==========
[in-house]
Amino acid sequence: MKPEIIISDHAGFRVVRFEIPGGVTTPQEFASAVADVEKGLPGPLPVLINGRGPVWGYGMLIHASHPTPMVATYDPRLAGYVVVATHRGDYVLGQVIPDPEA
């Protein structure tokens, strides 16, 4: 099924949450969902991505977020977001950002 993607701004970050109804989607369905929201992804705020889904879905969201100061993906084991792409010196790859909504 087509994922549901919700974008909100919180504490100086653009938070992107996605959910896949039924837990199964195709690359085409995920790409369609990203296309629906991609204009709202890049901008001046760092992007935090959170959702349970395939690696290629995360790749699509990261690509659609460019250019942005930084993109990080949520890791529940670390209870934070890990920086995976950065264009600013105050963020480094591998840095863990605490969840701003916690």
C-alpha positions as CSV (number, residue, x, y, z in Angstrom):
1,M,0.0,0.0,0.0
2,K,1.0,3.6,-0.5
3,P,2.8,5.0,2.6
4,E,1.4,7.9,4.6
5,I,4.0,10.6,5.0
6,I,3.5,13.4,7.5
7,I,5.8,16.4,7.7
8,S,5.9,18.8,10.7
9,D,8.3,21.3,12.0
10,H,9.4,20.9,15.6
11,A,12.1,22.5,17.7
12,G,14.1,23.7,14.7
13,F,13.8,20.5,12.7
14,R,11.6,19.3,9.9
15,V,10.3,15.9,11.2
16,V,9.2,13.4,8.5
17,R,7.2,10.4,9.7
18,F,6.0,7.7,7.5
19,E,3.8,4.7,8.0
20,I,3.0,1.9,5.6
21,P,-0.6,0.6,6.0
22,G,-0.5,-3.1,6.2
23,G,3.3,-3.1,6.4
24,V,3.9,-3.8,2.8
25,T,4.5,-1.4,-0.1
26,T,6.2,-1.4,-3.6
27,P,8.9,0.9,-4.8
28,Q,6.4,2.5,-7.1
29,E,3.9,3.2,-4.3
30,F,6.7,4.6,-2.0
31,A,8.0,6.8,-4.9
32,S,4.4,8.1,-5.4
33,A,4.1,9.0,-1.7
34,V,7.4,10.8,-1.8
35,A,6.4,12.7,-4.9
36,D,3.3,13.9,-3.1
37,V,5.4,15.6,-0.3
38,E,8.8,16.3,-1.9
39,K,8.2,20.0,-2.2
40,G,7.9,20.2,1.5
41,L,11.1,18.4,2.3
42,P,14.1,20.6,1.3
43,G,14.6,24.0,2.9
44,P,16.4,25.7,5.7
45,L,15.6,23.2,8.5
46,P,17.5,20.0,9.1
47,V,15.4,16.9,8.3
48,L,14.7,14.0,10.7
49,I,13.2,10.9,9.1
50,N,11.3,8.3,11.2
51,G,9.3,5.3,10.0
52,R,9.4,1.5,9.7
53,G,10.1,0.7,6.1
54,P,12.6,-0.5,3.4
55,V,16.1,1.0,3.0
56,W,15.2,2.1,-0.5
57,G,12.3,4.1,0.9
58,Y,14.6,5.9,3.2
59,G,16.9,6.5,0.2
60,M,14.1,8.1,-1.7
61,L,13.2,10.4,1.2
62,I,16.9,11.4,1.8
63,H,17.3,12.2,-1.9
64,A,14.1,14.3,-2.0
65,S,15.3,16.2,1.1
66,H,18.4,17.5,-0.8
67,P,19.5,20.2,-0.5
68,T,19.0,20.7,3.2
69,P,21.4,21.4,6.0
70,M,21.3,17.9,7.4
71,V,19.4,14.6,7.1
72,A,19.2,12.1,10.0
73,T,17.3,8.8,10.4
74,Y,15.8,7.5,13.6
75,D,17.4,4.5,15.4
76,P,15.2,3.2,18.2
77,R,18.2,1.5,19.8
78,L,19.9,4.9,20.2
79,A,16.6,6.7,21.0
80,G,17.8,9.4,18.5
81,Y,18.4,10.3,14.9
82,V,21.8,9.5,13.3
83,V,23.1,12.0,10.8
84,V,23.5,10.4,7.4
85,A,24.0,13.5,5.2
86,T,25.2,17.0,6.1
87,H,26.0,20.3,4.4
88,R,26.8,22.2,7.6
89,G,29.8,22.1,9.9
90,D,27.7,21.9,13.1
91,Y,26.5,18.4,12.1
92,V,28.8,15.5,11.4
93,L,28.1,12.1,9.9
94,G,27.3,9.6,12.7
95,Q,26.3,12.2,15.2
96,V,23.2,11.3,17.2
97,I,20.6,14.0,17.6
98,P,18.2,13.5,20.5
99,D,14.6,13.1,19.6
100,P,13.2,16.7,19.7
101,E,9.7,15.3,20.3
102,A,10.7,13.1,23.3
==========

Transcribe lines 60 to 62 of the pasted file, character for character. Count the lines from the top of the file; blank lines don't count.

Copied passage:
56,W,15.2,2.1,-0.5
57,G,12.3,4.1,0.9
58,Y,14.6,5.9,3.2